The city was given $100,000 this year through a federally funded community development block grant to beautify public easements and right-of-ways.
By the end of the four-week project, contractors will have planted the trees in middle- to low-income neighborhoods.
But after planting 400 trees, some residents were upset that they were not notified beforehand.
Resident Dave Theis didn't ask the city for a tree. But on Tuesday morning - without warning - one appeared on the edge of his lawn.
"They were just plopping trees on everybody's lawn," he said.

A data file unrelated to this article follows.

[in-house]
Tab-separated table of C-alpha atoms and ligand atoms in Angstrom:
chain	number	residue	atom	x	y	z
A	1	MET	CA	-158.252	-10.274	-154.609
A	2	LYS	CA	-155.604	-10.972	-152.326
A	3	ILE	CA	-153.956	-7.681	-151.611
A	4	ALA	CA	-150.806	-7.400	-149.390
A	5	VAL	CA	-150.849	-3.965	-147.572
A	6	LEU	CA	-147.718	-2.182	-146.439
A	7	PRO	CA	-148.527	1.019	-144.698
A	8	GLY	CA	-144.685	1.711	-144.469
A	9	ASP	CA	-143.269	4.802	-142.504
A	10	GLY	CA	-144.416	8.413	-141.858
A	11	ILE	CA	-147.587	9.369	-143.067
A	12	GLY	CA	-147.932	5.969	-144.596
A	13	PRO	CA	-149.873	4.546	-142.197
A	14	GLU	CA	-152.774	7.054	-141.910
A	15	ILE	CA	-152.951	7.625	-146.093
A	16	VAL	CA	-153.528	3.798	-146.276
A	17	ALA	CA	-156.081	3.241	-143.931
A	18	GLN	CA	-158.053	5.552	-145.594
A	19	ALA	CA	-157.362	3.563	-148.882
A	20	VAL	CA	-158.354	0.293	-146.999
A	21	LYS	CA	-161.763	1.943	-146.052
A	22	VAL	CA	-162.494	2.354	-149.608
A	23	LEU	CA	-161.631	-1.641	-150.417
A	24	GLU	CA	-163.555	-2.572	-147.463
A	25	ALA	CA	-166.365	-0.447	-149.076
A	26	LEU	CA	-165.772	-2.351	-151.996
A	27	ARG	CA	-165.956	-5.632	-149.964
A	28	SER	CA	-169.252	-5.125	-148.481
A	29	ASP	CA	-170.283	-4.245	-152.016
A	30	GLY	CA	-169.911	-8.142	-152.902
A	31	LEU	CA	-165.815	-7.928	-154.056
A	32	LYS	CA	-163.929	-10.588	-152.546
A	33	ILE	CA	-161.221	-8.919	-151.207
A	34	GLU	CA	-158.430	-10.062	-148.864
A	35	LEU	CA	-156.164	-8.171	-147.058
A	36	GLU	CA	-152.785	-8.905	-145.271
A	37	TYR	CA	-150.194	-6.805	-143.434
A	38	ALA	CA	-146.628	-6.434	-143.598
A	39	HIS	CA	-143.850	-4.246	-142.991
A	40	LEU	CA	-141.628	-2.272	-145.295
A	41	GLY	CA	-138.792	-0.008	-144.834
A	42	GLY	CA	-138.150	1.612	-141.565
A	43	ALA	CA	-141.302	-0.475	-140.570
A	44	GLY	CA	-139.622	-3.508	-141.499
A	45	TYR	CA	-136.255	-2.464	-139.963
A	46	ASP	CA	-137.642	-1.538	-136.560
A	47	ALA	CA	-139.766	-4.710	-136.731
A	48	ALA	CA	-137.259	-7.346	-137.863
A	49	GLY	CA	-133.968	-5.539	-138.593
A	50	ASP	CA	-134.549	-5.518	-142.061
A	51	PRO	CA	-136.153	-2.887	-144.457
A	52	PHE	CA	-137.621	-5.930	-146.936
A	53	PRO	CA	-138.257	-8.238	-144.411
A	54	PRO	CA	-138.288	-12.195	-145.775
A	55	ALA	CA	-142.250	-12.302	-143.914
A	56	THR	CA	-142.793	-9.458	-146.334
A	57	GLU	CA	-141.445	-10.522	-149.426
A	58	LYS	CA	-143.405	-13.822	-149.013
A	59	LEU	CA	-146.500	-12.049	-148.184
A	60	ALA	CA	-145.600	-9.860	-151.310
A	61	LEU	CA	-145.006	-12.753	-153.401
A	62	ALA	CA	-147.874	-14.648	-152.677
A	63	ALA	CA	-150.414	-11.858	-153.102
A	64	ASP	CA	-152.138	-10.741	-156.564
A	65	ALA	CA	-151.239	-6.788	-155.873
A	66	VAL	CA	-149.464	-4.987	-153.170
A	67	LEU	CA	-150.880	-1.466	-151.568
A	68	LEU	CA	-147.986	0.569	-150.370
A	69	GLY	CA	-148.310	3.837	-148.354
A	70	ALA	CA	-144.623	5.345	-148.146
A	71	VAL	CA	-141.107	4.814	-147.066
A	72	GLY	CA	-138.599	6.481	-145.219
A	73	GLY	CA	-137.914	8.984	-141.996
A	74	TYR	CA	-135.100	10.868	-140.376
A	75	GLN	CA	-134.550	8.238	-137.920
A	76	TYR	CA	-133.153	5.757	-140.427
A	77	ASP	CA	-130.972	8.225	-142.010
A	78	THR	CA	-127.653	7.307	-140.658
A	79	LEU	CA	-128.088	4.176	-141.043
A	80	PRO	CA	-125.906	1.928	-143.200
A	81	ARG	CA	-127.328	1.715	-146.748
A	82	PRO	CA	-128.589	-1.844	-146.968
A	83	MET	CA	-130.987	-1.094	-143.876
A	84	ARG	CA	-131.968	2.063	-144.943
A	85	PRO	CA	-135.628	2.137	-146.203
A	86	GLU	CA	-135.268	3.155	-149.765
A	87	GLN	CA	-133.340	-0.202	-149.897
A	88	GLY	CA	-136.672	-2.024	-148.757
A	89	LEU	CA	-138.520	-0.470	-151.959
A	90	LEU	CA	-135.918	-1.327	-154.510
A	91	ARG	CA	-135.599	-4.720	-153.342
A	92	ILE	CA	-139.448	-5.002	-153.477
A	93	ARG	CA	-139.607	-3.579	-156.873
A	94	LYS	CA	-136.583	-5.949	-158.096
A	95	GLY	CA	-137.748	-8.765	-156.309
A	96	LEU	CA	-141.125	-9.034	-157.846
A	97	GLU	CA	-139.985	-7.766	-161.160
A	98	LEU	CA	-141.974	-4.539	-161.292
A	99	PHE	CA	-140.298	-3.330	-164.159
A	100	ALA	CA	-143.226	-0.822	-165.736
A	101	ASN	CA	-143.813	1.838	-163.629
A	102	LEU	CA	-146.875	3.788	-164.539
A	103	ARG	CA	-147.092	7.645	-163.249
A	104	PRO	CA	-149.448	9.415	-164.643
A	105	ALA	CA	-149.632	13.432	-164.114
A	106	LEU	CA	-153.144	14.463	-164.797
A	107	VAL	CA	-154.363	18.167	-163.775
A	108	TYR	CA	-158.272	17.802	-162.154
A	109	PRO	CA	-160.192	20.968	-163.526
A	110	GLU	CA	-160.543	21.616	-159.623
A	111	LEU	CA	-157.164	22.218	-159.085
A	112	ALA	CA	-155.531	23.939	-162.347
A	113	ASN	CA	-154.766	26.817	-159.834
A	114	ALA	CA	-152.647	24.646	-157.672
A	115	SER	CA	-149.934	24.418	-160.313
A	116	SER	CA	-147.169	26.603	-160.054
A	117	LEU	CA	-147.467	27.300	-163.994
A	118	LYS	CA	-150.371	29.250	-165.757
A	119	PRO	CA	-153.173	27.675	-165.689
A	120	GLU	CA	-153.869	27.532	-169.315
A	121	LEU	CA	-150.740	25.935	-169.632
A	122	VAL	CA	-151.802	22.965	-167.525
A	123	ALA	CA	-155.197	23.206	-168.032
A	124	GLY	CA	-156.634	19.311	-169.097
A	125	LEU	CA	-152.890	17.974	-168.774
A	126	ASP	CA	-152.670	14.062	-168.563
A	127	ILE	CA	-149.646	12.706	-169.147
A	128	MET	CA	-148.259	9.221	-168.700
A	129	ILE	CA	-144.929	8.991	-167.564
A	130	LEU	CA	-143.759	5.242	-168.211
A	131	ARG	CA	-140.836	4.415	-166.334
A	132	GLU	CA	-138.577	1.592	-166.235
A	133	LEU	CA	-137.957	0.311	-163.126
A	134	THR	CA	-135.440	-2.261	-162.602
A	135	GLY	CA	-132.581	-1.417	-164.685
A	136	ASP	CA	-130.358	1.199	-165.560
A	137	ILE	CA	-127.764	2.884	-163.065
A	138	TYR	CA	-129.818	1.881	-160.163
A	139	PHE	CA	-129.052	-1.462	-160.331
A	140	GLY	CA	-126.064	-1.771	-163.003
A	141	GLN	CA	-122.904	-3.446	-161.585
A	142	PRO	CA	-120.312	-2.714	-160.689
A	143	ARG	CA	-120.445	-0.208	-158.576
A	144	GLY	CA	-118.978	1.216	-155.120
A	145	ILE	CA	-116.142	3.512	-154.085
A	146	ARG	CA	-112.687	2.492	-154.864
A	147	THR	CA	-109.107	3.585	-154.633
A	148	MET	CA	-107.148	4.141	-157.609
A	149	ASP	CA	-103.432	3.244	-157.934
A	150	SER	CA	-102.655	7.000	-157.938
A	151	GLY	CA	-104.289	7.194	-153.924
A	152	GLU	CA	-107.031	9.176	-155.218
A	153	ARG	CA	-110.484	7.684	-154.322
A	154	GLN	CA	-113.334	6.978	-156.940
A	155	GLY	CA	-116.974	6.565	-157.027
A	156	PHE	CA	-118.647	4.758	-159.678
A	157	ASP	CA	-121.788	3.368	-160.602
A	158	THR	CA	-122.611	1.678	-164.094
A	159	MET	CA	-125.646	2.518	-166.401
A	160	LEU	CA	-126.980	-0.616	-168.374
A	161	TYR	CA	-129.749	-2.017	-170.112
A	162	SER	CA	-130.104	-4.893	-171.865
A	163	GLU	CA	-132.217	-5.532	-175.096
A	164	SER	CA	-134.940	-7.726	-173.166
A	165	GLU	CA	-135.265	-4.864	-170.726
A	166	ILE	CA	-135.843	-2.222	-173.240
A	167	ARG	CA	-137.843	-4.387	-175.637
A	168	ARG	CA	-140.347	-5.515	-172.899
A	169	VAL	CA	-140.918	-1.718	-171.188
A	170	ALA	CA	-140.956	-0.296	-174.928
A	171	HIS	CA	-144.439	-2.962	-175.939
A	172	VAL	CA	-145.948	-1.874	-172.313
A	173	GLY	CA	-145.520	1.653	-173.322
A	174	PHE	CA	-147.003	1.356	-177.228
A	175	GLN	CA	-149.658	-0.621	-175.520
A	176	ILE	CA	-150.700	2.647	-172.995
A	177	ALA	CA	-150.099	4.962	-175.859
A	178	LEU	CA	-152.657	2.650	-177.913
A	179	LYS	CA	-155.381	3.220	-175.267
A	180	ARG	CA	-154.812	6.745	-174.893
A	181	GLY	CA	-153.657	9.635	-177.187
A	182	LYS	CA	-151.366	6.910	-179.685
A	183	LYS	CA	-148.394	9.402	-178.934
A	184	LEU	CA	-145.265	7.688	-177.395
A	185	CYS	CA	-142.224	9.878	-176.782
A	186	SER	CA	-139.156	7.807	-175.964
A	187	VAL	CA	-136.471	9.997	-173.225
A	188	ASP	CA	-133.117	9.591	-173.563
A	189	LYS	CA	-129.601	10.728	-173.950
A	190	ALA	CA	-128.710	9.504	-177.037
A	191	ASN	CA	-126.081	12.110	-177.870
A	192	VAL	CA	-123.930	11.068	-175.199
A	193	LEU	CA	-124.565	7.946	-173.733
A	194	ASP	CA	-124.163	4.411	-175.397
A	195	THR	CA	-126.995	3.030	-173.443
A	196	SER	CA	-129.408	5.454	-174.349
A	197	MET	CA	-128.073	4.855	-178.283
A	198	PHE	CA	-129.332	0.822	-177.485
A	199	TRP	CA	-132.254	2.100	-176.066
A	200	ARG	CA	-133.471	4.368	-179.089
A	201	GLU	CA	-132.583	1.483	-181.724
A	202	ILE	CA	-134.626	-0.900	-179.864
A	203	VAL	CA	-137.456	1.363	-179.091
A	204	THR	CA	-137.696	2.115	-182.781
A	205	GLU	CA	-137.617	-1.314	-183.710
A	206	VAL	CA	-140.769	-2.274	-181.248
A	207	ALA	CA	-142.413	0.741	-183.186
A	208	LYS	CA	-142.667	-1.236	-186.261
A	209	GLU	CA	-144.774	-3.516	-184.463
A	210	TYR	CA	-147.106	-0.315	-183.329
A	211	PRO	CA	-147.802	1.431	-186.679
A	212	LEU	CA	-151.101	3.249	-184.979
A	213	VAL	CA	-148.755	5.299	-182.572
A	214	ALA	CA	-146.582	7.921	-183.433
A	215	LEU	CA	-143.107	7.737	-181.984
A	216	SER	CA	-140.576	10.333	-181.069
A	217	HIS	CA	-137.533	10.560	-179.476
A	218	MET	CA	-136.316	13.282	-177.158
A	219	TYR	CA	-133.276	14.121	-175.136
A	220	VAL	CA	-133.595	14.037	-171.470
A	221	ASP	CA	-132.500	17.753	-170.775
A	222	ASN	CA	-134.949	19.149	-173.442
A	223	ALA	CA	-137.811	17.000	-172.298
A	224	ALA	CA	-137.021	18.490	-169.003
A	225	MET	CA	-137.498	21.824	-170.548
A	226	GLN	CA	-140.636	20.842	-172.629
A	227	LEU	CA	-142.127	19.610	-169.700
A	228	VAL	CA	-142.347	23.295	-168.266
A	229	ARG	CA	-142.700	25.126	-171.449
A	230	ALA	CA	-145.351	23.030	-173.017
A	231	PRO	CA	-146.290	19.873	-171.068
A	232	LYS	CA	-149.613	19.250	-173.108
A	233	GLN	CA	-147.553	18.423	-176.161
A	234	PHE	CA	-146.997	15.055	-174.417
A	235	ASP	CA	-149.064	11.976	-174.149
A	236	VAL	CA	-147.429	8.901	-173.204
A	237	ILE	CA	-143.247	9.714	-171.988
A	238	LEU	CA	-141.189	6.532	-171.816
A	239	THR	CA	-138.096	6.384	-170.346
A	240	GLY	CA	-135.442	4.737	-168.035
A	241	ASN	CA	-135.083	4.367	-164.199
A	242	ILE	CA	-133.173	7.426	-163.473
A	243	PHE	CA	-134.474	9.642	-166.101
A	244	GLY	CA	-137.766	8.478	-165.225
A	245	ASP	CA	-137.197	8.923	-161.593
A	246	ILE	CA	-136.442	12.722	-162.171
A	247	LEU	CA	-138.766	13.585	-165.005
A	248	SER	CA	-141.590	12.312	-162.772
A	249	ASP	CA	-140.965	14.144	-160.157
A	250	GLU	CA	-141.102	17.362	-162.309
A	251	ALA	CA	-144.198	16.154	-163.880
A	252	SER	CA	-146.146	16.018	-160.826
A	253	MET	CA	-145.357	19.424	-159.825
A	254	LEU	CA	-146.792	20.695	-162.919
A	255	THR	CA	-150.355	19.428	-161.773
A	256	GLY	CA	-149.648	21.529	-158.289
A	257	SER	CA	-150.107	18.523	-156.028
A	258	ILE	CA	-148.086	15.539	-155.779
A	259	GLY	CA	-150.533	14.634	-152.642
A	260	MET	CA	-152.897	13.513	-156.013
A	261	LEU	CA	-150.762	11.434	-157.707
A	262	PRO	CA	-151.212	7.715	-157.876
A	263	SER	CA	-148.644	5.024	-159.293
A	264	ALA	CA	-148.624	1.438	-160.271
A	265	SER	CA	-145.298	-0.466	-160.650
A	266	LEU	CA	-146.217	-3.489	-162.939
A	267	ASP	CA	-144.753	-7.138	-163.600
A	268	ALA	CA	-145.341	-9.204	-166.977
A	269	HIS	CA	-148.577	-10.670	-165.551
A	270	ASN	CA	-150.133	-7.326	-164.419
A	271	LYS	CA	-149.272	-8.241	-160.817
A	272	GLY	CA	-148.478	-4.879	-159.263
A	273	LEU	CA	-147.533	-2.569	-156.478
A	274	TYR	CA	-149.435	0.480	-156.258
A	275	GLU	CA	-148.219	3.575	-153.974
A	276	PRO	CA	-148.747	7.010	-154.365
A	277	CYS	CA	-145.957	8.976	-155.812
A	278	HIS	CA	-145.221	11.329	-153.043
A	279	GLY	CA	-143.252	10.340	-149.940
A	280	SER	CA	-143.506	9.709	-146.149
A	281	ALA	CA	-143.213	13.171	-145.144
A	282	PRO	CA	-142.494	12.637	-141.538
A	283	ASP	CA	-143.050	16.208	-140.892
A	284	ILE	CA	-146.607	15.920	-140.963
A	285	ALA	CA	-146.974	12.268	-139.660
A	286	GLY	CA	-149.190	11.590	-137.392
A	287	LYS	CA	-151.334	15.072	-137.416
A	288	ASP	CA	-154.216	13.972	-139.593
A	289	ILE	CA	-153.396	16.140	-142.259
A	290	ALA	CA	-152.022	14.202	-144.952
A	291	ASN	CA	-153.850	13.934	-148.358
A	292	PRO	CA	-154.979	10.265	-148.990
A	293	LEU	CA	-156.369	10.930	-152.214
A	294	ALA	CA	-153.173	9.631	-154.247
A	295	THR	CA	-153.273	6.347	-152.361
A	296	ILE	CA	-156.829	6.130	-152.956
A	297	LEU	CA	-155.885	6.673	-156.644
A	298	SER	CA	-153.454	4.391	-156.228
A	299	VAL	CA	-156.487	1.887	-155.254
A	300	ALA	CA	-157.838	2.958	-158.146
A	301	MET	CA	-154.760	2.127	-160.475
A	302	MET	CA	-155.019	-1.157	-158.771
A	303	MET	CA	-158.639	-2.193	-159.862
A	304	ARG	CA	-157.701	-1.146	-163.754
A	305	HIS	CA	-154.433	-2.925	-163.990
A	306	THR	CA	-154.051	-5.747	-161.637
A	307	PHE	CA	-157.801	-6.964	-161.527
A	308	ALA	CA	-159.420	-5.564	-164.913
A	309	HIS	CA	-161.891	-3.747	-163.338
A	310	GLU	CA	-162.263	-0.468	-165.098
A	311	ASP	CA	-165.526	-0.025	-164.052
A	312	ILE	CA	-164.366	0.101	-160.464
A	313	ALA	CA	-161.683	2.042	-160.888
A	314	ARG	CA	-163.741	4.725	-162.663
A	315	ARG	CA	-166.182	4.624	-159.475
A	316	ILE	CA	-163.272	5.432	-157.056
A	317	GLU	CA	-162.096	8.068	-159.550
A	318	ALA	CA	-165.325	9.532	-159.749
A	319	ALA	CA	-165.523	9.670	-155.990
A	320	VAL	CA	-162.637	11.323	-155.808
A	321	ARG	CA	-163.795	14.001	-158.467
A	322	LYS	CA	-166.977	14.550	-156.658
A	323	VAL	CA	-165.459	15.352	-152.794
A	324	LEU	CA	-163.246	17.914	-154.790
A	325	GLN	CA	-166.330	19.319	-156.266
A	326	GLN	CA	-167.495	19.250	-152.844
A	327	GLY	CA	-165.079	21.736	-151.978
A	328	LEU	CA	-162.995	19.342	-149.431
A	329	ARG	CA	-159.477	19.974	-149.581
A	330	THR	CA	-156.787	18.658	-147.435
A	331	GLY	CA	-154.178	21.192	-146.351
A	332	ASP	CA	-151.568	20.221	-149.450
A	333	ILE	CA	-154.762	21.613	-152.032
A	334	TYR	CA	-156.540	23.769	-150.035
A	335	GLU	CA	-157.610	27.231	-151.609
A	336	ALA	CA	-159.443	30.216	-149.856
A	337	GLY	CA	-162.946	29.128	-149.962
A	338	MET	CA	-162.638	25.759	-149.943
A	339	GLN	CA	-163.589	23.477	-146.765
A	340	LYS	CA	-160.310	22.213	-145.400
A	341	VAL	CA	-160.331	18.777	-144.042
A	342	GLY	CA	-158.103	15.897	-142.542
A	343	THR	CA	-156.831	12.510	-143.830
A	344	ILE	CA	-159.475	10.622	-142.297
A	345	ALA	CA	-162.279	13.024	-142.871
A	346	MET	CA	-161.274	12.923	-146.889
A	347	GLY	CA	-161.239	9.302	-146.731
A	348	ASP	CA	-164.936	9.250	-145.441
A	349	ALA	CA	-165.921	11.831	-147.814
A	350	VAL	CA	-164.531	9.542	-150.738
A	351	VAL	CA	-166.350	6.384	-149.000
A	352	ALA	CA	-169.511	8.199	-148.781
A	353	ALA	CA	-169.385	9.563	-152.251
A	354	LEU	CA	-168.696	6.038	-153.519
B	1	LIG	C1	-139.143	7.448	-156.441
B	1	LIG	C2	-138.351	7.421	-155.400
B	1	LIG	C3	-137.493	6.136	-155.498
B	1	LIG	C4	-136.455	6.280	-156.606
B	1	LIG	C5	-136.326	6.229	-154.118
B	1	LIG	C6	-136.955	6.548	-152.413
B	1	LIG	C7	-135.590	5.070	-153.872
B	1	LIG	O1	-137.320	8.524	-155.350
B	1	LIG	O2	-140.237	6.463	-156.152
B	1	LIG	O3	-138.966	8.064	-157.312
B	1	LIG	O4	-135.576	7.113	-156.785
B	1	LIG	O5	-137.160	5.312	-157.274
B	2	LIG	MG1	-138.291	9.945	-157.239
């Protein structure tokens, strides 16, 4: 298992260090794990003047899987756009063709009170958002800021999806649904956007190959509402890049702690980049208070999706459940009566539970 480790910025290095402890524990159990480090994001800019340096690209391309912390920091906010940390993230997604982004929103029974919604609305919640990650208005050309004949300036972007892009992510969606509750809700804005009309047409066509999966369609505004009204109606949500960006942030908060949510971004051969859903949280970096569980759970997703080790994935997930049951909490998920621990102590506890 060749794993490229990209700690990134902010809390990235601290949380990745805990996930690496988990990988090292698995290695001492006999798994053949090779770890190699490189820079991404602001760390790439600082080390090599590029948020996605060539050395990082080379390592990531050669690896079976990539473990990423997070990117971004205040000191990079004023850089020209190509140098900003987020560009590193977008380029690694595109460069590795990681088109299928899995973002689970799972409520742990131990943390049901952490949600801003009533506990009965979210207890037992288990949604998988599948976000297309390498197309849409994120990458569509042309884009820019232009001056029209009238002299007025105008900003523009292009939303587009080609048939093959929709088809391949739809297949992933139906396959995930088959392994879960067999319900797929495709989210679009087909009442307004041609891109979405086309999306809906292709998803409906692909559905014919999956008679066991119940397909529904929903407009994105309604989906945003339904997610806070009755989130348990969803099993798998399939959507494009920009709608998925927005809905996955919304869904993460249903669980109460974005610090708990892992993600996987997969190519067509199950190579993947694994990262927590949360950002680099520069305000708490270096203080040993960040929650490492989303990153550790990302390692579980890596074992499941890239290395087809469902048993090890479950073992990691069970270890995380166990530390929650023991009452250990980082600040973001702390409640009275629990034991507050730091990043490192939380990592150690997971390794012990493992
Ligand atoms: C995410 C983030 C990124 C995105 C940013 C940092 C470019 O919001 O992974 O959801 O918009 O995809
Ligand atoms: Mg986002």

Theis said the last time the city planted a tree, it ended up costing him big.
"We had a previous city tree and it broke our drain to the main street and they wanted us to replace the drain at their cost - their tree. So it's kind of like icing on the cake when we saw the next tree," Theis said.
The city halted its project and hand delivered letters to the rest of the neighbors.
"So of them didn't want the tree, some wanted it but wanted it moved, or wanted a choice, so it's kind of a mix," said Bruce Hartley, a city maintenance service manager.
The city says it will work with residents and has even removed a few trees.
Still, Theis wonders why his neighborhood was picked for the project.
"There are plenty of trees on each property, so there is plenty of growth going on so it's kind of ridiculous," he said.